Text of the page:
Japan (MNN) – When Typhoon Wipha took aim at Japan’s Fukushima region, people worried.
No one has forgotten that the area suffered severe damage in the 2011 quake/tsunami/nuclear disaster. Meteorologists branded the monster storm as a ‘once in a decade event’.
Today, there’s a collective sigh of relief. The storm sideswiped the crippled area and lashed the eastern coast. Asian Access Vice President to Japan, Mary Jo Wilson says, “The damage primarily was mudslides in the Izu Oshima the island that is off of the Kanto area, and then there was some also in the Kanto region, mudslides again.”
Heavy rains created flooding and landslides. Houses collapsed, and people were buried in mud. The death toll stands at 17, but 50 are still unaccounted for. But, by Wednesday evening, Wipha was downgraded to a tropical storm Wednesday evening. While relieved, Wilson says that doesn’t mean there isn’t work to do, especially in this ‘new normal’ since March 2011.
In fact, she says, it is anything but ‘business as usual’. “The typhoon has come and gone and the crisis continues. It’s an ongoing process., in terms of responding to the needs after the disaster in the Tohoku region.”
It’s been more than two years since the devastation of Japan, and the emotional burden is still revealing itself. “There’s obviously been quite a bit that’s been cleaned up and some rebuilding going on. But still, tens of thousands of people who are in temporary housing. There are just a lot of people who are struggling to rebuild their lives.”
Asian Access began seeing places for ministries like the Nozomi Project. Nozomi, which means ‘hope’ in Japanese, is a social enterprise bringing sustainable income, community, dignity and hope to the women in Ishinomaki, Japan and the surrounding region by training women to craft unique jewelry products.
One third of these women are single mothers and grandmothers; most of these women and their family members lost their livelihood when the tsunami crashed through half of their city in 2011.
An Asian Access church partner also works in Fukushima. Its members are helping clean up the environmental impact of the nuclear accident.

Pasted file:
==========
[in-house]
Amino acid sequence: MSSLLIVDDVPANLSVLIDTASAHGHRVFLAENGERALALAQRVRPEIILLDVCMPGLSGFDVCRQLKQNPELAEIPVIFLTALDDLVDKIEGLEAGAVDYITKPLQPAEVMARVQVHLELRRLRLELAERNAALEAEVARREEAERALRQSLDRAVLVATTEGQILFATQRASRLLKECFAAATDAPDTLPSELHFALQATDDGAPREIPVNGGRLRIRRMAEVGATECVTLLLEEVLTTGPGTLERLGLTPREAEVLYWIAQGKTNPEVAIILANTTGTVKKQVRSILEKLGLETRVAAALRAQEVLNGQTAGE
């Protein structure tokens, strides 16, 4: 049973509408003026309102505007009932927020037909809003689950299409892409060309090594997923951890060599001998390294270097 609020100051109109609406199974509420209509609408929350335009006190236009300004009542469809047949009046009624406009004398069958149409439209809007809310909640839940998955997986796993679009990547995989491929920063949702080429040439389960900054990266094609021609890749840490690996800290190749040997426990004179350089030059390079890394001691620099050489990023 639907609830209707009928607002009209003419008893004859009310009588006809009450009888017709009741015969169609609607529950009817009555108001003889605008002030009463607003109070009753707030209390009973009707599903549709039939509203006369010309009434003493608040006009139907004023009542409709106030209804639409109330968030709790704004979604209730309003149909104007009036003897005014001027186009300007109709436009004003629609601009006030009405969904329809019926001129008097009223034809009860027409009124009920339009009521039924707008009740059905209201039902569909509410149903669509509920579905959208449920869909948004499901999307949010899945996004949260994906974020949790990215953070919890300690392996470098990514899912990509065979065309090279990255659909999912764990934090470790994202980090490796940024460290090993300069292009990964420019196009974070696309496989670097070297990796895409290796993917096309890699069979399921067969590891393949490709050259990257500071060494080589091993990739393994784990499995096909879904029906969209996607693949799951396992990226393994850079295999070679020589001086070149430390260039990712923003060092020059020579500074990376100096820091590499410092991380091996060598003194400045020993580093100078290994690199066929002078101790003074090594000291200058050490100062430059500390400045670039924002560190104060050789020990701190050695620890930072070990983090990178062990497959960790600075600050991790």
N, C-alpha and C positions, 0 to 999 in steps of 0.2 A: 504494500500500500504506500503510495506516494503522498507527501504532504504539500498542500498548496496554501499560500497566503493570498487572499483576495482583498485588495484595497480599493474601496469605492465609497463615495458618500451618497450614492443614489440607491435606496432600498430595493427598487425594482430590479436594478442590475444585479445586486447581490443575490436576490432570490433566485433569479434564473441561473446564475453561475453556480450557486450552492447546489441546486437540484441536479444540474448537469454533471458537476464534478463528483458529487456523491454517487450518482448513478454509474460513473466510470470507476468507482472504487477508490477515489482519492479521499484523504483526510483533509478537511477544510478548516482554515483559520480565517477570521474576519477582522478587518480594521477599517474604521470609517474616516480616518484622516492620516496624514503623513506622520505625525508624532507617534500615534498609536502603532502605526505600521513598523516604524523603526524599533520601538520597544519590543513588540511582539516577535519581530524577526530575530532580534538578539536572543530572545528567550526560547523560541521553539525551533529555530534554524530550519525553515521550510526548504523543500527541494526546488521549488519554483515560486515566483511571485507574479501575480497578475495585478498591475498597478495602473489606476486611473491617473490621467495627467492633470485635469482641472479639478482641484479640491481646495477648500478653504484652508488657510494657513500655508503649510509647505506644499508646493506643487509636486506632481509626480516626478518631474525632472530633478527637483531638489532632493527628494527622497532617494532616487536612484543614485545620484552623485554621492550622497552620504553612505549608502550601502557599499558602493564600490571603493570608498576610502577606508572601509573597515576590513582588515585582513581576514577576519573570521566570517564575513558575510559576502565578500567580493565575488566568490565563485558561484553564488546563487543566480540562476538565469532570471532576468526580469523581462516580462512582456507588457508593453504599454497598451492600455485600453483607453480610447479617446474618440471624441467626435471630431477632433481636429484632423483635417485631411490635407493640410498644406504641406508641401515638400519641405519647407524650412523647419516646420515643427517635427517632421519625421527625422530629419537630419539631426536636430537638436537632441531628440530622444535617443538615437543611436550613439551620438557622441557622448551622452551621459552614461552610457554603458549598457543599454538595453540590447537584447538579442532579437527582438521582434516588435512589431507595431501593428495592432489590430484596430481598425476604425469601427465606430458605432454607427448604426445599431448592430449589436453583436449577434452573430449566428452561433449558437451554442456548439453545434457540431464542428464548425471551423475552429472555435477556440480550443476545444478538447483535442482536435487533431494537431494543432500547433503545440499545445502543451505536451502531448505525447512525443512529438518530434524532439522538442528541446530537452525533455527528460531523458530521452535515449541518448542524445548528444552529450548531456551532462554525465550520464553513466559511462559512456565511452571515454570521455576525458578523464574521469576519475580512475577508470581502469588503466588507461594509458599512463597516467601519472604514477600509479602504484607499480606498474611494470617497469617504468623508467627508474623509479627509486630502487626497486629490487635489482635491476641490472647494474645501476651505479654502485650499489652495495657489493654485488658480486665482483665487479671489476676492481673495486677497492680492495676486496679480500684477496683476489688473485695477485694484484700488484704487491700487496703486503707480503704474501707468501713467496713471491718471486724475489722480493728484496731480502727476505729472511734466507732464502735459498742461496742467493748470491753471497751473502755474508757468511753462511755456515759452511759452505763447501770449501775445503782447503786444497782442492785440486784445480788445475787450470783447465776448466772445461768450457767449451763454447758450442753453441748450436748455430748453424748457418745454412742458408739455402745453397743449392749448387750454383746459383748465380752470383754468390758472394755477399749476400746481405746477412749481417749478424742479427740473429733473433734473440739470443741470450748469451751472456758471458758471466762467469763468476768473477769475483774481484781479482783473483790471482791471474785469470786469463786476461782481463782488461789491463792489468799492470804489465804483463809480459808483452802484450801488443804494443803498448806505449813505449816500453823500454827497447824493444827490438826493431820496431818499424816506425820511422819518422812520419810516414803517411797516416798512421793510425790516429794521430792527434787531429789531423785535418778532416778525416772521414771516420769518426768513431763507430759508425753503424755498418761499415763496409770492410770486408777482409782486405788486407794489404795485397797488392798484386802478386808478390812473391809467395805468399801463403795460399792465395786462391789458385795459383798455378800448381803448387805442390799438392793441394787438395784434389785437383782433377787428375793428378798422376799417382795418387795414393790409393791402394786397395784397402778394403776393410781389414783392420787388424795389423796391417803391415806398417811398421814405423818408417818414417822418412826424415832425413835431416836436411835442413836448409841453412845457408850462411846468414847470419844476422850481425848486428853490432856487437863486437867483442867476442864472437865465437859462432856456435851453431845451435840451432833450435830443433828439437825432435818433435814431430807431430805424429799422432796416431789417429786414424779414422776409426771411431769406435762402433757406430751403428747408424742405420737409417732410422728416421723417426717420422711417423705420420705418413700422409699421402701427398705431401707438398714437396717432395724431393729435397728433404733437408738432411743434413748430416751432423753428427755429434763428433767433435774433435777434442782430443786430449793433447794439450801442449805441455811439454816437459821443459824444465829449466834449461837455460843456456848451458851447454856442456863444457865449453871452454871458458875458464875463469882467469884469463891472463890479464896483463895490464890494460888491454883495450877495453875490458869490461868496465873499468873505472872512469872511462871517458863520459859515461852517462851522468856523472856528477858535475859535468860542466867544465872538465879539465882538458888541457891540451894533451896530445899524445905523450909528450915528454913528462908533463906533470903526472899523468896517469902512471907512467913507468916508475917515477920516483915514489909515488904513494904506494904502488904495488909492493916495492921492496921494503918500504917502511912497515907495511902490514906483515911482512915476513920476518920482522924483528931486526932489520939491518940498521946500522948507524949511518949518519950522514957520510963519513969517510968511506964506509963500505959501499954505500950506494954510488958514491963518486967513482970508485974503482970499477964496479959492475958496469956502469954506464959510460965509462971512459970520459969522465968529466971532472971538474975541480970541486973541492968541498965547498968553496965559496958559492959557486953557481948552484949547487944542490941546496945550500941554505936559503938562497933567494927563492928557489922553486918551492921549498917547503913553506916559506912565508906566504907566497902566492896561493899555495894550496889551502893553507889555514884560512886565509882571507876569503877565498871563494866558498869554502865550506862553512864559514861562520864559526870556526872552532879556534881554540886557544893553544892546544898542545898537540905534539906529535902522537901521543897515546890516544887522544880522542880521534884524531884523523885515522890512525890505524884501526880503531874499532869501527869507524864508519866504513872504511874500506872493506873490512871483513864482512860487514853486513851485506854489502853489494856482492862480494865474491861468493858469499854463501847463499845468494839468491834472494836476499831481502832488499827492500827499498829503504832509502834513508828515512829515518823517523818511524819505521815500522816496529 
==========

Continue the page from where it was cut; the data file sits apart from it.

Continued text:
Members of A2s teams gathered in the disaster zone to create a church network called Be One. Through Be One, a team was sent into Ishinomaki to help with disaster relief in 2011.
Wilson says what they learned through the tsunami of 2011 was a different way of responding and connecting with the community in terms of leader development and church planting. “It’s been a game-changer, not just in the Tohoku region, but there are alliances of churches that have been responding from outside the area that it impacted as well.”
Typhoon Wipha added a little extra boost to A2. Though it was a near miss, it served as a reminder that the development of church leaders and communities is critical to being ready when disaster strikes. To that end, growth is necessary, and growth takes money.
Enter: The Maclellan Foundation, Inc. Right now, there’s a matching challenge for church multiplication and leadership development in Japan up to December 31, 2013. “That will all go toward developing leaders and planting churches. Folks who give to Asian Access toward that, their gift will be matched up to $200,000”, explains Wilson.
The funds will give Asian Access the resources to start eight new networks by 2014. That will bring the networks to one-third of the 2020 Vision goal of 100.
The grant will also recruit, train and place six new missionaries to Japan, redeploy five seasoned church planting missionaries to work strategically alongside existing church multiplication networks with the highest potential for growth, and create new training formats designed to reach a new generation of pastors in their 20’s and 30’s with training in church multiplication.
Want to do more than give? How about praying? Wilson says, “A key prayer is for open hearts and continuing that God would send us to the right people and open up those doors into communities.”